Sen. Lindsey Graham kicked off a Senate hearing Tuesday on police brutality by contrasting his experience with police with that of his fellow South Carolina GOP colleague Sen. Tim Scott to illustrate the problem with policing today and to make the case for federal reform legislation.
Scott, the Senate's lone black Republican, revealed in an emotional 2016 speech that he was stopped seven times in one year by law enforcement and experienced discrimination even on Capitol Hill as a sitting senator.
“Tim and I have completely different experiences with the cops," Graham, the chairman of the Senate Judiciary Committee, said in his opening remarks. "There is no getting around that. It is now time to have an honest conversation about why is that? How can it be that if you're a United States senator from South Carolina, and you're black, you get stopped five or six times? And you're white, you never get stopped?”
Graham said he's learned to understand the fright black men have of police and how getting pulled over can be a "traumatic experience."
“Every black man in America apparently feels threatened when they're stopped by the cops," Graham said. "It's not 99 percent. It's like 100 percent."
"I've never been stopped," Graham, R-S.C., continued. "And when I see a cop behind me, the first thing I think about is 'what did I do wrong and can I talk myself out of this ticket.' There's literally no fear. And I wouldn't like to live in a country where I'd be afraid to be stopped."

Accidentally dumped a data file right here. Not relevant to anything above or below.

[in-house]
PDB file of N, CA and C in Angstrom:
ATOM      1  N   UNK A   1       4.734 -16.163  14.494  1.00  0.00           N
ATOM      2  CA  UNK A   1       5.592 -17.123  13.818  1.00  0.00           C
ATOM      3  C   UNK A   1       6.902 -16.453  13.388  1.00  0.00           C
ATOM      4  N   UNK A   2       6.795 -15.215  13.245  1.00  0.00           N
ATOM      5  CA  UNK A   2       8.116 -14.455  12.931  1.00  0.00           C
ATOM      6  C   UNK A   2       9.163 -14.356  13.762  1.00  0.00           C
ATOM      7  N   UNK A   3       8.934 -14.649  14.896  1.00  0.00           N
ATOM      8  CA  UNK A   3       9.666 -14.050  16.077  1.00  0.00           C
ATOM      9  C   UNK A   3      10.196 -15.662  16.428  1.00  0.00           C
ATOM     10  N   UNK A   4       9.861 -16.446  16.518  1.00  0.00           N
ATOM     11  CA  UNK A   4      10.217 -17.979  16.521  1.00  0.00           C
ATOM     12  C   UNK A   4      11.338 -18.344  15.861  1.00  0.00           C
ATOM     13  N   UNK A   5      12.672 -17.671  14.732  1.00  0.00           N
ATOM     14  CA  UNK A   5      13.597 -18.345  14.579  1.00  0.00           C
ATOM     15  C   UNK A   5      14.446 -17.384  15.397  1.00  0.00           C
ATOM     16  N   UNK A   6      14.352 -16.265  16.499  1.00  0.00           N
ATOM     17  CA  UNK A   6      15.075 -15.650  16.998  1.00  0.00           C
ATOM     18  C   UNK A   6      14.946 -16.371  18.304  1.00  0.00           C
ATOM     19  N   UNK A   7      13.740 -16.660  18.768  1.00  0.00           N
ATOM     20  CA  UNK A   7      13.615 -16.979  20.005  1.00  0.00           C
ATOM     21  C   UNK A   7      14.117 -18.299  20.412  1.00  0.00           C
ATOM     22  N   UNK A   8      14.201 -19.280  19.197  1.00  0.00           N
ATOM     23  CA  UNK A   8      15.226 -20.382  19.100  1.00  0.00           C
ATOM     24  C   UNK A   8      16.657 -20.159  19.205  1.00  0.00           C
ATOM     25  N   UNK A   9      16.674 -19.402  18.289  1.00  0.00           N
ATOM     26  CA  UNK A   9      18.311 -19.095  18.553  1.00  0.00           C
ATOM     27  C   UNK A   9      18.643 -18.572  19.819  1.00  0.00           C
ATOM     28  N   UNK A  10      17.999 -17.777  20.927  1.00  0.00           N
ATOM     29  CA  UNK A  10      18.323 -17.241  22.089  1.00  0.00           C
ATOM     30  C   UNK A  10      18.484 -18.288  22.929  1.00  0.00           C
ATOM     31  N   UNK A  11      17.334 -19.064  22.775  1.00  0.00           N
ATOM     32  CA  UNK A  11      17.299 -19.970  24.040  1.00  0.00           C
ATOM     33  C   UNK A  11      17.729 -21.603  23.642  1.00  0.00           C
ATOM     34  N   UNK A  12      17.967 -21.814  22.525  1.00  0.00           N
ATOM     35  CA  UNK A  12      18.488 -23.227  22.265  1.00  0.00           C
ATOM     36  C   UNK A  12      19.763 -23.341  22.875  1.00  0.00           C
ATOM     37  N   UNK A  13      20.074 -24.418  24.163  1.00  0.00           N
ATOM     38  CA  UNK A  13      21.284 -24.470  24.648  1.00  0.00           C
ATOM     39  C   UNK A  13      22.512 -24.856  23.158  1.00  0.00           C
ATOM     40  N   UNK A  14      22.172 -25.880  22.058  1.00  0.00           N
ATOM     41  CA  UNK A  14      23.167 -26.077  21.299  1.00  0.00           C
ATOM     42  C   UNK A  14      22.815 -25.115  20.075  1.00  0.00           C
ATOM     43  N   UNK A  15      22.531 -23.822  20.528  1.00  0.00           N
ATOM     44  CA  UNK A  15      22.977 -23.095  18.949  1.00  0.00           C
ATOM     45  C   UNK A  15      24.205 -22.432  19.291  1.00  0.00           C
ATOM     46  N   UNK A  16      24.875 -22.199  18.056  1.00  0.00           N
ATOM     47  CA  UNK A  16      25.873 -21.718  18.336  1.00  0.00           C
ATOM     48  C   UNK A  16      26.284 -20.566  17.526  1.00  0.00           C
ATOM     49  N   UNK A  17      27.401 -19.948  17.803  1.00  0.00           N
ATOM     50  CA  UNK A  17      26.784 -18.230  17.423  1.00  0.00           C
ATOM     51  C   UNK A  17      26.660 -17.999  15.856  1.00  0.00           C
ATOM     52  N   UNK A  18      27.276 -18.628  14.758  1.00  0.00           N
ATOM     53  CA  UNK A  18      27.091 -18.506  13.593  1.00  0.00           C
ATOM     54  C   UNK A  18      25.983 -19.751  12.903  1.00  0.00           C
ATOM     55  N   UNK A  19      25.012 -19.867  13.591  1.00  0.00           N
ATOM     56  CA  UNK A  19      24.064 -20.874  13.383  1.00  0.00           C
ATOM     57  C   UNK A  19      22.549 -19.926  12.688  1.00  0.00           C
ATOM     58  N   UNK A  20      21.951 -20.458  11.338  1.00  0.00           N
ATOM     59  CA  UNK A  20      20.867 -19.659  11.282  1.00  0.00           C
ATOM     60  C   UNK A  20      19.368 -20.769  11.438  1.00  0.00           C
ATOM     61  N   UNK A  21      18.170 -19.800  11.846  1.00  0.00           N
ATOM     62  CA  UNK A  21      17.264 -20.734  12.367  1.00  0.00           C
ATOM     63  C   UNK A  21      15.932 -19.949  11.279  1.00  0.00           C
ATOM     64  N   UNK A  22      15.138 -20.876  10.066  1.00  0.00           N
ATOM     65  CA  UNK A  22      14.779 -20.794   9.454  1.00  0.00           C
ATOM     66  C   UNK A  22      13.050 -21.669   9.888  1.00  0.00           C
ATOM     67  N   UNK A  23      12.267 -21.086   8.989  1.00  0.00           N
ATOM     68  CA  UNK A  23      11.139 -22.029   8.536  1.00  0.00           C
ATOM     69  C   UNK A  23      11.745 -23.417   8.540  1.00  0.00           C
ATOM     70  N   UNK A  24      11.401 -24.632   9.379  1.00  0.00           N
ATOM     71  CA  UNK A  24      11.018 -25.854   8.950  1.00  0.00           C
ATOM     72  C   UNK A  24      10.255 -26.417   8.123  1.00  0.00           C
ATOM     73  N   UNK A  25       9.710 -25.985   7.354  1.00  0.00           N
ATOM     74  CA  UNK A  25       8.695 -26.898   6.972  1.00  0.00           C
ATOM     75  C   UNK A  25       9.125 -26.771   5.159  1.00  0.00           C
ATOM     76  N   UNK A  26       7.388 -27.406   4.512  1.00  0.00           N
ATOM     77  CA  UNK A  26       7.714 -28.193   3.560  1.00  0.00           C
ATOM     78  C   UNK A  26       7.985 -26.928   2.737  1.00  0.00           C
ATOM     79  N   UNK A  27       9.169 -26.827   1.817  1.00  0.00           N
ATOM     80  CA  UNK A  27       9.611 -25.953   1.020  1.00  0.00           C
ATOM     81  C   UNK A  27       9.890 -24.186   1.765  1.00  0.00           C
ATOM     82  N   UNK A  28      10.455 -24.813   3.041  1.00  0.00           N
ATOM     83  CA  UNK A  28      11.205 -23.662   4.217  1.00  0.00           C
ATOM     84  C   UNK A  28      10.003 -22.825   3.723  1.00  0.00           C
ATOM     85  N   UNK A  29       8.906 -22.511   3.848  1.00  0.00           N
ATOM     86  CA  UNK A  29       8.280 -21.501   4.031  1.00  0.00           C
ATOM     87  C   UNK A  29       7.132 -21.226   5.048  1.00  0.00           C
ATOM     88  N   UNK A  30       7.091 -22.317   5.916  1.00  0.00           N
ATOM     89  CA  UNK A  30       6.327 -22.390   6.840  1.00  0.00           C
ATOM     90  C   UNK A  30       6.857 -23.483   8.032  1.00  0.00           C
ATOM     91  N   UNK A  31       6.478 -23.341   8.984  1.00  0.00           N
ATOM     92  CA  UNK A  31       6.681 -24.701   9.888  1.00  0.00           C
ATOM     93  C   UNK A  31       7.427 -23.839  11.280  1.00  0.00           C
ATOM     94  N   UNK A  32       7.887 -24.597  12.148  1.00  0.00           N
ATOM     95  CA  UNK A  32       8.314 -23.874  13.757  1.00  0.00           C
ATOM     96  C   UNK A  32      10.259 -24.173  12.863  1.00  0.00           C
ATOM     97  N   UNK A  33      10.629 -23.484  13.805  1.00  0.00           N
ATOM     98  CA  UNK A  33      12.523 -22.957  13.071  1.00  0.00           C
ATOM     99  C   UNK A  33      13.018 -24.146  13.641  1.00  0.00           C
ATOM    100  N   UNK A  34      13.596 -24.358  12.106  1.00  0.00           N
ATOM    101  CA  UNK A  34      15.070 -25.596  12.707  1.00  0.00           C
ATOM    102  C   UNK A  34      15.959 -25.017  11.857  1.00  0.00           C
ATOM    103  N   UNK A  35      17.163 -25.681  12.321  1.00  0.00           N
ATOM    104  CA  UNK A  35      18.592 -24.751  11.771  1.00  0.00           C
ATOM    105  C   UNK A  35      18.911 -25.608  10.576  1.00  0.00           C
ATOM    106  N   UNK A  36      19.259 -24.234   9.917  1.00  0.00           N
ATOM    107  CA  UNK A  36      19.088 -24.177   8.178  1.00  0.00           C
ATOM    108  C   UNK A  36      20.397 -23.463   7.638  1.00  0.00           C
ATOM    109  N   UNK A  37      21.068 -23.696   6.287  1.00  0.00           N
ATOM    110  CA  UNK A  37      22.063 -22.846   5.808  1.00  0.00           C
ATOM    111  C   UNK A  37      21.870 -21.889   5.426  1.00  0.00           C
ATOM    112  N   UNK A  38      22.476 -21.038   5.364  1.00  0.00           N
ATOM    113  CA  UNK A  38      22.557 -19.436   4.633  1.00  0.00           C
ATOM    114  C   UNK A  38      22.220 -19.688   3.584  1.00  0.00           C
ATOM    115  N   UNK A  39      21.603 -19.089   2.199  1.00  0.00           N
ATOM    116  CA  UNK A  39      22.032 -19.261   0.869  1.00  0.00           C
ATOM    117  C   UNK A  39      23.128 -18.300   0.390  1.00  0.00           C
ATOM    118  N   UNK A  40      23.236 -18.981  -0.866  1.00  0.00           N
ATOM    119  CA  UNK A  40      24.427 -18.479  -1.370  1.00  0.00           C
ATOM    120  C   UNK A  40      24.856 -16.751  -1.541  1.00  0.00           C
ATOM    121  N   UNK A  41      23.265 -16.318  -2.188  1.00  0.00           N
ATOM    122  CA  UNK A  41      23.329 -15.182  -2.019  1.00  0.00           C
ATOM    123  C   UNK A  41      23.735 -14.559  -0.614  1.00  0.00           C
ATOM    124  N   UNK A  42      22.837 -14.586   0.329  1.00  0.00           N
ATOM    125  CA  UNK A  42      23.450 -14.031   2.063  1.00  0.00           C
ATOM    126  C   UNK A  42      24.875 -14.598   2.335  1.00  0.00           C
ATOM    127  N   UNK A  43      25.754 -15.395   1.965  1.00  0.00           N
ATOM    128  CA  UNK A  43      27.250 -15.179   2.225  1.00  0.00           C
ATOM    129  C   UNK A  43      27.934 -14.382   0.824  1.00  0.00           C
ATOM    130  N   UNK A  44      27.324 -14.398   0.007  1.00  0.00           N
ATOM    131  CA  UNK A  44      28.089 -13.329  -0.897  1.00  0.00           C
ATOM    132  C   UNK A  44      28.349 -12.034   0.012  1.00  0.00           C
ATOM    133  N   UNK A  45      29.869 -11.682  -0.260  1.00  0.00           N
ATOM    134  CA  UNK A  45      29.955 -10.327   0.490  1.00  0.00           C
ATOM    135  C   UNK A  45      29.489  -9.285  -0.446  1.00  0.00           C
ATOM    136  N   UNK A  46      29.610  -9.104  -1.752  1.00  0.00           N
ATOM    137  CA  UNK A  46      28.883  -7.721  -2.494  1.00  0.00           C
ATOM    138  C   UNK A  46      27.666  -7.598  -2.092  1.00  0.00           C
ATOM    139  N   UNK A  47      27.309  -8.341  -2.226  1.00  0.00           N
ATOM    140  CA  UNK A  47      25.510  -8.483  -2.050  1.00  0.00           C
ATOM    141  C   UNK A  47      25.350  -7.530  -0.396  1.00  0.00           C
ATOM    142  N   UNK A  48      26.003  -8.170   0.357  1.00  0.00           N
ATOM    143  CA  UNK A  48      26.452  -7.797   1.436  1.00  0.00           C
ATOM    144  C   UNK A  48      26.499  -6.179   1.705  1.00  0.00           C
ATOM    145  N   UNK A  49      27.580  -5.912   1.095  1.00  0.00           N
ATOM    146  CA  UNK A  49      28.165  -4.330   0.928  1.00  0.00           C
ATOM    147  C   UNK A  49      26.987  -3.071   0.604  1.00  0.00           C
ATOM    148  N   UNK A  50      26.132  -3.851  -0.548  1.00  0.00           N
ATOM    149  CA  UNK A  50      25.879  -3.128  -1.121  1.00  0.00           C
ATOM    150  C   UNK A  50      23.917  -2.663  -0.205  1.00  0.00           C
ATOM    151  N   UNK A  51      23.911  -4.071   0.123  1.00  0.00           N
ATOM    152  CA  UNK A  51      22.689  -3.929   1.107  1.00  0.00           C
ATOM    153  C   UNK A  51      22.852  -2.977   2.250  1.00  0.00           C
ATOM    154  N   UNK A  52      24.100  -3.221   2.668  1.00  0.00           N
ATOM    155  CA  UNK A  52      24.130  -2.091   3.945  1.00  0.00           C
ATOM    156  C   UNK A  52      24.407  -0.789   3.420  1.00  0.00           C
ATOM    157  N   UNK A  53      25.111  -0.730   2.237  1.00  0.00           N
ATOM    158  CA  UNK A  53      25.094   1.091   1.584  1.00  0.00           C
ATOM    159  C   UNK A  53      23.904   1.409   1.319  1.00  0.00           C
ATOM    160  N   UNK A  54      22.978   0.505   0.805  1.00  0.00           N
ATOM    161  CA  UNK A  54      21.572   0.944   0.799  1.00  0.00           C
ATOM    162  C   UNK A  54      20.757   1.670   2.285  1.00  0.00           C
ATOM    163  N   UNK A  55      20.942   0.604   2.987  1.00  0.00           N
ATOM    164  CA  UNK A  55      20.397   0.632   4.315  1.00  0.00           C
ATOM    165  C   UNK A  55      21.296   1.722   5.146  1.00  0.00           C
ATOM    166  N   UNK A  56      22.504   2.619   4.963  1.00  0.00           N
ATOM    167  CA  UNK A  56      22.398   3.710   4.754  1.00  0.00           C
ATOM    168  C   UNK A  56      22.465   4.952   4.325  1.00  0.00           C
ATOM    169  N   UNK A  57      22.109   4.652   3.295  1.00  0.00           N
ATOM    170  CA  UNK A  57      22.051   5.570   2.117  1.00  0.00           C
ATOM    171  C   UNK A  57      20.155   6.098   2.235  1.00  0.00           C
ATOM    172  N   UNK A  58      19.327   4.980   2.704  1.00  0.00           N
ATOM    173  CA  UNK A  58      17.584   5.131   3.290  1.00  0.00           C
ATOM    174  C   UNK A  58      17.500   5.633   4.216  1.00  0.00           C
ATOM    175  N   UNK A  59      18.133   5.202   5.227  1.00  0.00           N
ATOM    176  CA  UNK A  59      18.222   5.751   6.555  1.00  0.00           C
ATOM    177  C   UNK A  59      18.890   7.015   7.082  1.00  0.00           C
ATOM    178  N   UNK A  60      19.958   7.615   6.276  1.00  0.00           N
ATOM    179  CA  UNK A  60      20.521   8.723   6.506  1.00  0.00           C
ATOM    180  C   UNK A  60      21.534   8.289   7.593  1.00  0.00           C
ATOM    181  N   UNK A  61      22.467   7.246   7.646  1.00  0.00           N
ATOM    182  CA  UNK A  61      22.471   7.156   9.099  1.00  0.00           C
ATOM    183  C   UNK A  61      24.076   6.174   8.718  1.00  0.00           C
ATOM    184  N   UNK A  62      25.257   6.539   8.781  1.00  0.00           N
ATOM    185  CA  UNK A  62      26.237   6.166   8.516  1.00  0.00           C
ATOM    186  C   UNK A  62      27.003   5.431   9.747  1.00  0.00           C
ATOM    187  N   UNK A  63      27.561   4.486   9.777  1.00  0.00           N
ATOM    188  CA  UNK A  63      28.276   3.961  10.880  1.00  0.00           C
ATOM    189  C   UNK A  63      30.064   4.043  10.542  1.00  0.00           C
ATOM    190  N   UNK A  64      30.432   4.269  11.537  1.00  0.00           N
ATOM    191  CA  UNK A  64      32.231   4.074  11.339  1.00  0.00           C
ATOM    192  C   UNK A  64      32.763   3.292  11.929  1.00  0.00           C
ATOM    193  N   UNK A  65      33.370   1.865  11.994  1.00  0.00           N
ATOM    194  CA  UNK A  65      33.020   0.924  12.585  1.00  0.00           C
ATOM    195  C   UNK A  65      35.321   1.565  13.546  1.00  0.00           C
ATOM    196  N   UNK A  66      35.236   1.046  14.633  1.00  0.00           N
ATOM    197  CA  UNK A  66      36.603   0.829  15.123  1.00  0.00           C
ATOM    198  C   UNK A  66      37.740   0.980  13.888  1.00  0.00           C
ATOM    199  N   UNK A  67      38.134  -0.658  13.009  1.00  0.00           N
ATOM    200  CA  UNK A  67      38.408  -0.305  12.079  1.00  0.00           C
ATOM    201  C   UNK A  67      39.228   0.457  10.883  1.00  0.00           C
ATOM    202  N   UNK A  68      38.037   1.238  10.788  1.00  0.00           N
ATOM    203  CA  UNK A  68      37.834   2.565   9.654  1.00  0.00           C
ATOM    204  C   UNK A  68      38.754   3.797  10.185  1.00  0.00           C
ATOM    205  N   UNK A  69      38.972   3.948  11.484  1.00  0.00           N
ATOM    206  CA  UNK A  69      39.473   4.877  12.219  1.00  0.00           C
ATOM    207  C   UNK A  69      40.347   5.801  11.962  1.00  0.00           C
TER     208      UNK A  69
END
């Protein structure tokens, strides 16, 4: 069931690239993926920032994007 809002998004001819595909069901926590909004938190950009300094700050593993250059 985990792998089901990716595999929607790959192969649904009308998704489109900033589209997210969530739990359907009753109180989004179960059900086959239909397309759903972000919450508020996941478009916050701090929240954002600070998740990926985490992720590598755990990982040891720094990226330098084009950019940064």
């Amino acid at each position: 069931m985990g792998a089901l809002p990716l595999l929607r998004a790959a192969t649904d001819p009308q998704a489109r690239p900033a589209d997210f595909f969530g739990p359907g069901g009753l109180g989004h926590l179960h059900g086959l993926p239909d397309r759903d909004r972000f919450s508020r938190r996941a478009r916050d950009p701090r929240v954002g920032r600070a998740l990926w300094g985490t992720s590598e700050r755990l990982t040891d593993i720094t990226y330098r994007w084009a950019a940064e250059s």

Scott is expected to introduce his plan for policing reforms on Wednesday, while Democrats have already introduced their proposals, called the Justice and Policing Act. While the proposals differ, Graham expressed optimism that both sides could reach a compromise to curb excessive use of force and to prevent more deaths like George Floyd's. Meanwhile, President Trump Tuesday signed an executive order on police reforms.
One big difference is that Democrats want to reform qualified immunity that can shield cops from civil lawsuits from police brutality victims. The GOP plan is not expected to have qualified immunity reforms because the White House has rejected it, according to a source familiar with the plan.
But Graham, usually a staunch ally of Trump's, opened the door to considering qualified immunity reforms as a way to hold officers accountable.
"If you're subject to being sued you act differently than if you're not," Graham said, uring senators to consider changes. "And we don't want to deter people from going into law enforcement, but we also want to have a sense of accountability."
Several of Graham's GOP colleagues rejected the notion of systemic racism in policing. While Graham said he'd like to think widespread racism is not a problem in policing, he acknowledged something has to change so the racial disparities that are evident in how he and Scott interact with the police don't continue.
"Hopefully we can all understand that problem and fix it," Graham said. "But it is a problem. … Virtually every black man in America feels like if they get stopped by the cop, it's a traumatic experience.”